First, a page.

“I coulda had class. I coulda been a contender. I coulda been somebody, instead of a bum, which is what I am…” line by Terry Malloy (Marlon Brando) from the movie “On the Waterfront”
I am lucky; every day, I get the chance to meet bright, enthusiastic young entrepreneurs just beginning their journey as well as those who have mastered the art of being a business owner and are enjoying the fruits of their labors. Whether they are just starting out and are driven by the hope of success or reflecting on their accomplishments, whether they are young or mature (I hate old), they all share one common trait – – they never let excuses hold them back. Every obstacle is only a challenge; every failure a learning experience. Unlike Terry, they never lamented over what could have been; they made their way and remained focused on what they wanted. So, a valid question is why do I wax nostalgic at this point? Like most ideas I share, the roots are in the commonality of my experience.
Many of us who offer guidance to entrepreneurs try to be as practical as possible. We all create lists of dos and don’ts. I am guilty of this as well; my blogs include the Top 10 Points of Focus for Success as well as the 10 Reasons Why Startups Fail. We believe that making it simple and formulaic somehow makes it easier to comprehend and perhaps spurs a reader to action. But as one of my favorite clients used to say, “Says easy; does hard.”
So in keeping with this, simple is better approach, I offer the following for your consideration. Most accept the theory (I know I do) that most problems can be solved with a combination of three resources – – time, money and people. We can always use more of each to help us through the day, but I am discouraged when I see entrepreneurs falling back on the lack of resources as an excuse. Just some examples.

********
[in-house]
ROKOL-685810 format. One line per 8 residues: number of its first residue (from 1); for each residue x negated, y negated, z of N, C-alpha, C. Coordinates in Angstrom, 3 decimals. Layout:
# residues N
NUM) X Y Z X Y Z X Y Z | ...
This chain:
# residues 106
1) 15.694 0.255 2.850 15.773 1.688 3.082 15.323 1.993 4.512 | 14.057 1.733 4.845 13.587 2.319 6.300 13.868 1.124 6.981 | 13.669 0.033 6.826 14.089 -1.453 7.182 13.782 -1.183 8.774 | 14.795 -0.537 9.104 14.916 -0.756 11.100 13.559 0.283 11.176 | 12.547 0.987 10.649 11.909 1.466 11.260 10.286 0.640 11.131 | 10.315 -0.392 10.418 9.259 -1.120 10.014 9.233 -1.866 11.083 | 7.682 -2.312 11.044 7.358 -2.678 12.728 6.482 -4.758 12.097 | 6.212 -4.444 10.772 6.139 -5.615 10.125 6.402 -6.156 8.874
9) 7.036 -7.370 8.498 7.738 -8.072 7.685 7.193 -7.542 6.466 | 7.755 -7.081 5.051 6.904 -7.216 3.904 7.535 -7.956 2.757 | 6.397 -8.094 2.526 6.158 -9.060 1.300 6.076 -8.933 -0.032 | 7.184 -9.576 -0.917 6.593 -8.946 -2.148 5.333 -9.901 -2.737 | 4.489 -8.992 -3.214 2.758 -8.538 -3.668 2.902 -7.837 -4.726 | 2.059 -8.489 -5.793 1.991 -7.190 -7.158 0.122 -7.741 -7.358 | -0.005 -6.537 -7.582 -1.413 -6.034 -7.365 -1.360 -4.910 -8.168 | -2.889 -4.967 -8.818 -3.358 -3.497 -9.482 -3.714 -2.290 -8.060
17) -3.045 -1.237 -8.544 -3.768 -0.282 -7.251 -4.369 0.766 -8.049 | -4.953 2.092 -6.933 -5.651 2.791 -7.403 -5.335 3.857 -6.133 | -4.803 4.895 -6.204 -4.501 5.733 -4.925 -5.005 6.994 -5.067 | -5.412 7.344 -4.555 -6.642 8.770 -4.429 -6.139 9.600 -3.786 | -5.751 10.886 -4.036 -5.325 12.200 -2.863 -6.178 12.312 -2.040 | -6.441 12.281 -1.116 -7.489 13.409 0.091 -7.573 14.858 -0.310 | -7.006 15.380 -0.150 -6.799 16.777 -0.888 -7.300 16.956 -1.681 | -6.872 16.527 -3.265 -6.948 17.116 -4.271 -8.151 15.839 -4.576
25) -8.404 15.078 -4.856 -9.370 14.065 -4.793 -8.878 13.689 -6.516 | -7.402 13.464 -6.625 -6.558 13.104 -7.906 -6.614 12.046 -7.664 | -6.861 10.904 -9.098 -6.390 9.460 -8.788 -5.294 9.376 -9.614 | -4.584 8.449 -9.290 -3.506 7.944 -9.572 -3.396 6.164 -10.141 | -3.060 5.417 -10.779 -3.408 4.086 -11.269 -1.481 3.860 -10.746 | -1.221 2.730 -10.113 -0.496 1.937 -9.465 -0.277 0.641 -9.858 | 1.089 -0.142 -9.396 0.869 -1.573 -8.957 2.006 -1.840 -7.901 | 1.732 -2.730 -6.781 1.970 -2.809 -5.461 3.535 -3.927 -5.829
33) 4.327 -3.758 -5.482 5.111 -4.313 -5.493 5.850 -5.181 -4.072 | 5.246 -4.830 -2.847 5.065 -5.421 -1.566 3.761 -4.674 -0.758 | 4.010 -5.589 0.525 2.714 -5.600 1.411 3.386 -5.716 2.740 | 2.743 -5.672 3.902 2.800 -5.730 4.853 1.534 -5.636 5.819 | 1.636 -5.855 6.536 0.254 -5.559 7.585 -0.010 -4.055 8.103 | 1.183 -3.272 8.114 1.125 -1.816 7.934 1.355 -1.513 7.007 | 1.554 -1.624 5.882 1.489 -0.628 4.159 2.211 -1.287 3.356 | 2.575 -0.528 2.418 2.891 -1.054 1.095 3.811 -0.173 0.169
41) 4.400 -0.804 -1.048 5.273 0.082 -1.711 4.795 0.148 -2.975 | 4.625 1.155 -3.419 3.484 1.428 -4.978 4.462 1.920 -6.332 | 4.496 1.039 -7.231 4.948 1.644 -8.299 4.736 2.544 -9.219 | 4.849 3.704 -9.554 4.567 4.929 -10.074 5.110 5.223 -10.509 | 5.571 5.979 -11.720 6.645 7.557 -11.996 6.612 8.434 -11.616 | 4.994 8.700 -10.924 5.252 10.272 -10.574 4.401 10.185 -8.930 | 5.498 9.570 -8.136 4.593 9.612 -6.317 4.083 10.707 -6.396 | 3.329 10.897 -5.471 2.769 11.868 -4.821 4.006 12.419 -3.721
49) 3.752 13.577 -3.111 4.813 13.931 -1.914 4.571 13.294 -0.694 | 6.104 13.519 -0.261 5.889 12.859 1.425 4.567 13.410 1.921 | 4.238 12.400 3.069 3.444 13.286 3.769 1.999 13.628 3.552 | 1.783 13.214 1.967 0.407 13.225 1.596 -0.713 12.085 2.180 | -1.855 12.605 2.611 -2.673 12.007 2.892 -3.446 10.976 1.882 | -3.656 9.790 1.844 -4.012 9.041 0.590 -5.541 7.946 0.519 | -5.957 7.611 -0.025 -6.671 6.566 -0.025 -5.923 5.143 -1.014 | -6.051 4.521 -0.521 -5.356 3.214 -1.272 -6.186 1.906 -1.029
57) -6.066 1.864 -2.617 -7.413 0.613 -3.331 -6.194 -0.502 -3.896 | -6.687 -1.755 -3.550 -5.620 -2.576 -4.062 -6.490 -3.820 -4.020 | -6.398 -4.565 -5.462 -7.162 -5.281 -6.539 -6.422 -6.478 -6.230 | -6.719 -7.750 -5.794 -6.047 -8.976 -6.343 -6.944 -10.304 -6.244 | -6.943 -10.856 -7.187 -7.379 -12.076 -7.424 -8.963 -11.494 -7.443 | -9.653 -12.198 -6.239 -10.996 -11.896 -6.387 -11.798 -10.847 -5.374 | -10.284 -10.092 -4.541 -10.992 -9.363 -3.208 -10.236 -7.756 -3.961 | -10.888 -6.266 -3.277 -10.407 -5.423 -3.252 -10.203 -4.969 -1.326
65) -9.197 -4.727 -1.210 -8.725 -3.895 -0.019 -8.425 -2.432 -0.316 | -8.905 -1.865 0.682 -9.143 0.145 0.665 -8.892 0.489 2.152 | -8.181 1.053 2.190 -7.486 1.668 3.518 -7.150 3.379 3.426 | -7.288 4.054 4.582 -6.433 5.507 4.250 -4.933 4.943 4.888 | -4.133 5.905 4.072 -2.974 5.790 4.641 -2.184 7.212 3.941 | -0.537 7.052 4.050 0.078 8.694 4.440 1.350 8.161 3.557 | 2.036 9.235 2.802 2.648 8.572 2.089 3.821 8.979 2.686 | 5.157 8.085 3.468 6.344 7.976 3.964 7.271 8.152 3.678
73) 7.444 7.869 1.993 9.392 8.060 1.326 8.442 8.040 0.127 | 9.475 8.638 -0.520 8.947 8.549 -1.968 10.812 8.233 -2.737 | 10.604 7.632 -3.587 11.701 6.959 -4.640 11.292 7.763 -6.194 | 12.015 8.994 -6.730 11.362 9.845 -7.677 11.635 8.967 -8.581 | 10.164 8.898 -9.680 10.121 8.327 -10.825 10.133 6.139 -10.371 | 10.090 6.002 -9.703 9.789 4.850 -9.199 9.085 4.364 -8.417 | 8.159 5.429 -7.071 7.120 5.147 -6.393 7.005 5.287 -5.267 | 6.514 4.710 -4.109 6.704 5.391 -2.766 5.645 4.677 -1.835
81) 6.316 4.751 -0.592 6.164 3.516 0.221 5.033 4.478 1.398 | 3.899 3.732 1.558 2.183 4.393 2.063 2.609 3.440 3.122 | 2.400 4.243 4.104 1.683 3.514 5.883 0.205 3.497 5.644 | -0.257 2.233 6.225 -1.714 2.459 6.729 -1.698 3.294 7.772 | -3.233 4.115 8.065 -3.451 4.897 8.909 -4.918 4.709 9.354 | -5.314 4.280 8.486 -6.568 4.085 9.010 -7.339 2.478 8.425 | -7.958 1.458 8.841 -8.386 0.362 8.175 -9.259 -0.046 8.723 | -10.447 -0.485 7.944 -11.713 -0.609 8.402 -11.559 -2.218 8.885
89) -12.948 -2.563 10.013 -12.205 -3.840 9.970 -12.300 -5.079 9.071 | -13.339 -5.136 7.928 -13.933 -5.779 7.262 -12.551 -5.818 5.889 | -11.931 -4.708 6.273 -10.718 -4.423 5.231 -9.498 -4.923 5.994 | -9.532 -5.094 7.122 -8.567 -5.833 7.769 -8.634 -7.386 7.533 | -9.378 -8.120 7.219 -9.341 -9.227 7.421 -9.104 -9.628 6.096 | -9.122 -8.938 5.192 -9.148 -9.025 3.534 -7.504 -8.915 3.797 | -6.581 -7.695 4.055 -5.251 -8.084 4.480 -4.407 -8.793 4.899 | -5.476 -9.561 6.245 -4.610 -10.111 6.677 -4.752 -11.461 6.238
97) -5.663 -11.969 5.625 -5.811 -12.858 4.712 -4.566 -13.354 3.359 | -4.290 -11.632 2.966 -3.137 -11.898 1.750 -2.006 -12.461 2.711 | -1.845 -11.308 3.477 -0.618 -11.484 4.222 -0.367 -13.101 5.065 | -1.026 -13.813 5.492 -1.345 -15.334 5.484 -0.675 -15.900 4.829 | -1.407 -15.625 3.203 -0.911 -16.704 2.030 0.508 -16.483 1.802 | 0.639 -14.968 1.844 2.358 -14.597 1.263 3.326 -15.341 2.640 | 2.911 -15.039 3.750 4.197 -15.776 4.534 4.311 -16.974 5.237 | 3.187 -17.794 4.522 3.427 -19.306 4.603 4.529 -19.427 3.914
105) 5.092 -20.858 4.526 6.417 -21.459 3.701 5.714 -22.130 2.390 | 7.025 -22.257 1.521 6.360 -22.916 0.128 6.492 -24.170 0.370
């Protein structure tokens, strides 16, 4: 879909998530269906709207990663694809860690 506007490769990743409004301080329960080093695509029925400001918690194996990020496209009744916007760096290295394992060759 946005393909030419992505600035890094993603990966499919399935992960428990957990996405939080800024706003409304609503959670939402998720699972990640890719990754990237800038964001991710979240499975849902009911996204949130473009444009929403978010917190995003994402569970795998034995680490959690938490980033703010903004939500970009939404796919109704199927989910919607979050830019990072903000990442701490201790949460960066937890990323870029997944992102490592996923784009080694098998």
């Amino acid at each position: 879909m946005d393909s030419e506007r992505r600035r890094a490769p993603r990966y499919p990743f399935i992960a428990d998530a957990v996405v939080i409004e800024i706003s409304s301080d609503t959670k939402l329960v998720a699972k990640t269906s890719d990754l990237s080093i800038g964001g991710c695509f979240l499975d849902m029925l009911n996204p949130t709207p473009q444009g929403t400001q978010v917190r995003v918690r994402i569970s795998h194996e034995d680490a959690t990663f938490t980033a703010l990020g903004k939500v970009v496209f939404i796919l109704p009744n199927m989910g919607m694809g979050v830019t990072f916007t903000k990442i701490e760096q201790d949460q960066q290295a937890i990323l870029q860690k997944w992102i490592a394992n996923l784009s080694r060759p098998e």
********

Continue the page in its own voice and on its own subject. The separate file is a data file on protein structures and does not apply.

I met with a startup tech company that was looking to raise money. Table stakes here are developing a Minimum Viable Product (MVP). They apparently had the capability and resources at hand to achieve this milestone but were so focused on the “raise” they did not take the time to take this important first step. Needless to say, their timeline to raise funds (if they ever do) is now much longer. Their view; investors just don’t get it. If I only had the time…
Entrepreneurs at all stages can always use additional money. When the topic comes up, I am sometimes amazed at the responses when I ask two simple questions: how much do you need and what for? Believe me, I have heard more than one lament as to how fussy or ignorant potential investors are for asking. Really?
Mature businesses often do not take the time to recruit/develop the next generation of managers, and then are shocked when they try to exit and potential buyers shy away. I hear how potential buyers just “don’t appreciate the value I have created.”
So if this sounds familiar, I suggest you take a deep dive and find out what is really preventing you from getting to the next level. We all know that with additional time and money we could have “been something,” but isn’t the real question, “How come so many others are?”